Parking on pavements or verges can cause damage and force pedestrians to walk in the road.
Vehicles parking on the grass verge
It is not an offence to park a vehicle on a grass verge unless:
- there are waiting restrictions (yellow lines) on the road, as these also apply to the verge
- it is specifically signed that parking on the verge is prohibited
If you would like to report a vehicle for parking on the grass verge where there are waiting restrictions in place, please call the Police.
Unless there is a significant safety concern, we no longer install bollards or other planting schemes for the sole purpose of preventing verge parking because of the initial cost of such provision and the ongoing maintenance costs.
You can report extensive damage to highway verges resulting in a considerable level difference between the footway edge and the verge which you think is a significant safety issue by using our Highways Reporting Tool.
Vehicles parking on the pavement
Vehicles should not park partially or wholly on the pavement unless signs permit this.
If you want to report a vehicle for causing an obstruction by parking on the pavement, please call the Police.
If you want to report a vehicle when it is parked partially or wholly on the pavement and there are waiting restrictions (yellow lines) on the road, please call the Police.
Vehicles parking on or close to a junction
The Highway Code (Rule 243) recommends that vehicles are not parked opposite or within 10 metres of a junction.
If you want to report a vehicle for parking too close to a junction and causing an obstruction, please call the Police.
Vehicles parking across residential dropped kerb accesses
Vehicles should not park partially or wholly across any dropped kerb access as this is classed as an obstruction. If you want to report a vehicle for parking wholly or partially across a dropped kerb access leaving you unable to drive a vehicle off your property or to the point where it takes several manoeuvres to leave the property, please call the Police.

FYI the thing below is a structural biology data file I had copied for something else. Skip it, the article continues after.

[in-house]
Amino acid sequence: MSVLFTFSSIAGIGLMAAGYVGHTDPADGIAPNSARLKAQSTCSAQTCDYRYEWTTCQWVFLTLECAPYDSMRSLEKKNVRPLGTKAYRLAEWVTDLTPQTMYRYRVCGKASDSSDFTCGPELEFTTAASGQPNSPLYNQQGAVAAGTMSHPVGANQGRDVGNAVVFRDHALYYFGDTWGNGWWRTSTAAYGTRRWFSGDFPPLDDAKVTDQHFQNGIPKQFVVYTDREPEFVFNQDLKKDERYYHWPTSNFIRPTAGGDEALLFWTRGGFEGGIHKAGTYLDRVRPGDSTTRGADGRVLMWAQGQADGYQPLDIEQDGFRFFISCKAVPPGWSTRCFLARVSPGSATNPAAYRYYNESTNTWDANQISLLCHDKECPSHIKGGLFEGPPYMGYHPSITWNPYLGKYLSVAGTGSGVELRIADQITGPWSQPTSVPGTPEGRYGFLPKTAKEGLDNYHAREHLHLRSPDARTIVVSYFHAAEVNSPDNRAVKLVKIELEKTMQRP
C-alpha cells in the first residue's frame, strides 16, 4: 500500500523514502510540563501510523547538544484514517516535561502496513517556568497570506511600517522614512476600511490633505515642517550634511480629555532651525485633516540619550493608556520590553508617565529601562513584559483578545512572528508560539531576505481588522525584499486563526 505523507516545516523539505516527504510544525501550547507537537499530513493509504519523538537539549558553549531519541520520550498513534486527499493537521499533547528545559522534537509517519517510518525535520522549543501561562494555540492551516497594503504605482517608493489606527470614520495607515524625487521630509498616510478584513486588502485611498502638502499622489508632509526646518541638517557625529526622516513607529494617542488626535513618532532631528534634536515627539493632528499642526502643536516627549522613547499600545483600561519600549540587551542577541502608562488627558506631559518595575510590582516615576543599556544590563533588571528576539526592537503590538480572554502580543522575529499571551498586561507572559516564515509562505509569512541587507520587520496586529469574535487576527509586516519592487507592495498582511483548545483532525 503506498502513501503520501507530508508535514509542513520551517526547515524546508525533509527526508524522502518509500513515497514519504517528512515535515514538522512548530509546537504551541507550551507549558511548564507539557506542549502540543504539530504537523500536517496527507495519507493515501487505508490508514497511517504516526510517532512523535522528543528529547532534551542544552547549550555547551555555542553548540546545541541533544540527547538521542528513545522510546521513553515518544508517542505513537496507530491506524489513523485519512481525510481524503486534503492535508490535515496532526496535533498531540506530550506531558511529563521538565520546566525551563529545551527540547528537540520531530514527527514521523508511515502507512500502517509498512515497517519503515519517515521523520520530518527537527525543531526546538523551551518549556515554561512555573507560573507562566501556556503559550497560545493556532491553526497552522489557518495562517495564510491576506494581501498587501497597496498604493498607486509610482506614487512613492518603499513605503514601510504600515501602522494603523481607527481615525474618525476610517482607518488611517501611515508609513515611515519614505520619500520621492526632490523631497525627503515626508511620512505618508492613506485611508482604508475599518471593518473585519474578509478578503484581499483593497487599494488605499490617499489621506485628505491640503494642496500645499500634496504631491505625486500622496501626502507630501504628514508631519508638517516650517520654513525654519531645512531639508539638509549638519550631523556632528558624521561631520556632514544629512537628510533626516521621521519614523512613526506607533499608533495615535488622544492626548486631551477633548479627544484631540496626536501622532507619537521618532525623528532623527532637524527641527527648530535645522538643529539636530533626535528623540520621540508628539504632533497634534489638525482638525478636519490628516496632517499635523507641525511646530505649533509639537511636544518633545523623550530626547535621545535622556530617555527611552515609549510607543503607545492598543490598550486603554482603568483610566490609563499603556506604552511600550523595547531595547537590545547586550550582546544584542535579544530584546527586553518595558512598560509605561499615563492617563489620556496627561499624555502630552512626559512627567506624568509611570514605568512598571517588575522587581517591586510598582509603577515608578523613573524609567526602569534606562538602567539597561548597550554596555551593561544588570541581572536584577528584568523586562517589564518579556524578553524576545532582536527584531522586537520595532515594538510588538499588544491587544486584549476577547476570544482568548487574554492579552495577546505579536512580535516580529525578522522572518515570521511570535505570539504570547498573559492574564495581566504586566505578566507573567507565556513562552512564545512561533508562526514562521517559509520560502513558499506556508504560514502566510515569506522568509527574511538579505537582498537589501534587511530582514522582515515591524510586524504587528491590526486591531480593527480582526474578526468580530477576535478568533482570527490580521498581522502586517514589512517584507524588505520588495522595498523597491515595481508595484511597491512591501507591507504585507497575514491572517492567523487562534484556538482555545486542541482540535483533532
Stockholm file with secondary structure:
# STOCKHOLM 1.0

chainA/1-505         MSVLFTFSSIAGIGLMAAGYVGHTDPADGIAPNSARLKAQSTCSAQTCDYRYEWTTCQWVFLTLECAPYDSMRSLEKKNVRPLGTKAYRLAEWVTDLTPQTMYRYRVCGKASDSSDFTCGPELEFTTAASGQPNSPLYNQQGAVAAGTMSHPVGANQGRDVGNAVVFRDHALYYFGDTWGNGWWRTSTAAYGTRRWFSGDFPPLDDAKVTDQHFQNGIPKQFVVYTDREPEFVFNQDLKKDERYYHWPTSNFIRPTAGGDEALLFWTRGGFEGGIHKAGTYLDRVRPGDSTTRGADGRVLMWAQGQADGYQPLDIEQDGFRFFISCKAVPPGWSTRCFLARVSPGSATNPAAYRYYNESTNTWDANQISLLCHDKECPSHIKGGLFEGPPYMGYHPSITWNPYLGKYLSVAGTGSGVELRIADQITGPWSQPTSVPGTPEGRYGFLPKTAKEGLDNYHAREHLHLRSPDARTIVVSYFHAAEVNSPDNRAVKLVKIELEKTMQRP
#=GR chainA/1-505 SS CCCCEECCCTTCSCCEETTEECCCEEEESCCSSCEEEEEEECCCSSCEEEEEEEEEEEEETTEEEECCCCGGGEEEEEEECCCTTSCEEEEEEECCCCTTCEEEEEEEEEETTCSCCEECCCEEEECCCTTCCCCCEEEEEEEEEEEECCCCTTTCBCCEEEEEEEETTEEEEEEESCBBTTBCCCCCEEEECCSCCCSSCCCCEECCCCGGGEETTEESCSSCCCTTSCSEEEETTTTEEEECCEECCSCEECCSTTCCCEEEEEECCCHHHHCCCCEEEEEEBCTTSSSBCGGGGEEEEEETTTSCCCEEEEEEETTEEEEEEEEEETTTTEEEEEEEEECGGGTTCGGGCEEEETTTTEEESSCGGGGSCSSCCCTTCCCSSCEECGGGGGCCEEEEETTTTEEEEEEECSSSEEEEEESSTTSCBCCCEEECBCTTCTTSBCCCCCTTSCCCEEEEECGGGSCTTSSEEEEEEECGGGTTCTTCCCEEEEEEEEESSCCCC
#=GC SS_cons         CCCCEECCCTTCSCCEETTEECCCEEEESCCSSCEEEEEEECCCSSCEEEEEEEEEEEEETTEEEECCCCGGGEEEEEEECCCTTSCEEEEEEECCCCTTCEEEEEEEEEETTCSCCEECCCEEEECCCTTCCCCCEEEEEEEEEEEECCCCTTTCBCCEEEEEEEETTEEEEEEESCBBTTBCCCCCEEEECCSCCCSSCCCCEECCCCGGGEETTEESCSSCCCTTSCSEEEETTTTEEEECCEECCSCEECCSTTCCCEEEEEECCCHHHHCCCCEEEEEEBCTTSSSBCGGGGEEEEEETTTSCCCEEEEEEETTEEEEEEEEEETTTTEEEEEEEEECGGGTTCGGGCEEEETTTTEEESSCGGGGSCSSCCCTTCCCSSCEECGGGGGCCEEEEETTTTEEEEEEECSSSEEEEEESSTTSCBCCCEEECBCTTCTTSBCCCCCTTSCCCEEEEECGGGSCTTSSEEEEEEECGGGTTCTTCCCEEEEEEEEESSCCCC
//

Please note that we do not place waiting restrictions (yellow lines) across private accesses but you can apply for an access protection (H) marking you can find more information about the process and criteria we use to consider applications for these markings on the "Apply for new or renewal of existing access protection markings (white H markings)" page on this website.
If you would like to apply for a new dropped kerb (or make changes to an existing dropped kerb), you can find more information about the process and criteria we use to consider applications on the "Apply and pay for a dropped kerb" page on this website.
Suffolk County Council
- Children, families and learning
- Business and licences
- Jobs and careers
- Council and democracy
- Care and support for adults
- Roads and transport
- Planning, waste and environment
- Suffolk Fire and Rescue Service
- Trading Standards, community and safety
- Births, deaths and ceremonies
- Culture, heritage and leisure
Roads and transport
- How we manage highway maintenance
- Check which roads are gritted in Suffolk
- Apply for a highways licence
- Roads, pavements and verges
- Flooding and drainage
- Street lighting, traffic signals and pedestrian crossings
- Road adoption
- Traffic management and road safety
- Lorry management
- Public transport
- Transport strategy and planning
- Public rights of way
- Report a problem with a cycle lane
- Community Self-Help Scheme
- Parking on pavements and verges
- Apply and pay for a dropped kerb
- Residents parking schemes (zones)
- Apply for a new or request renewal of an existing advisory disabled parking bay
- Parking restrictions and enforcement
- Blue Badge scheme
- Apply for new or renewal of existing access protection markings (white 'H' markings)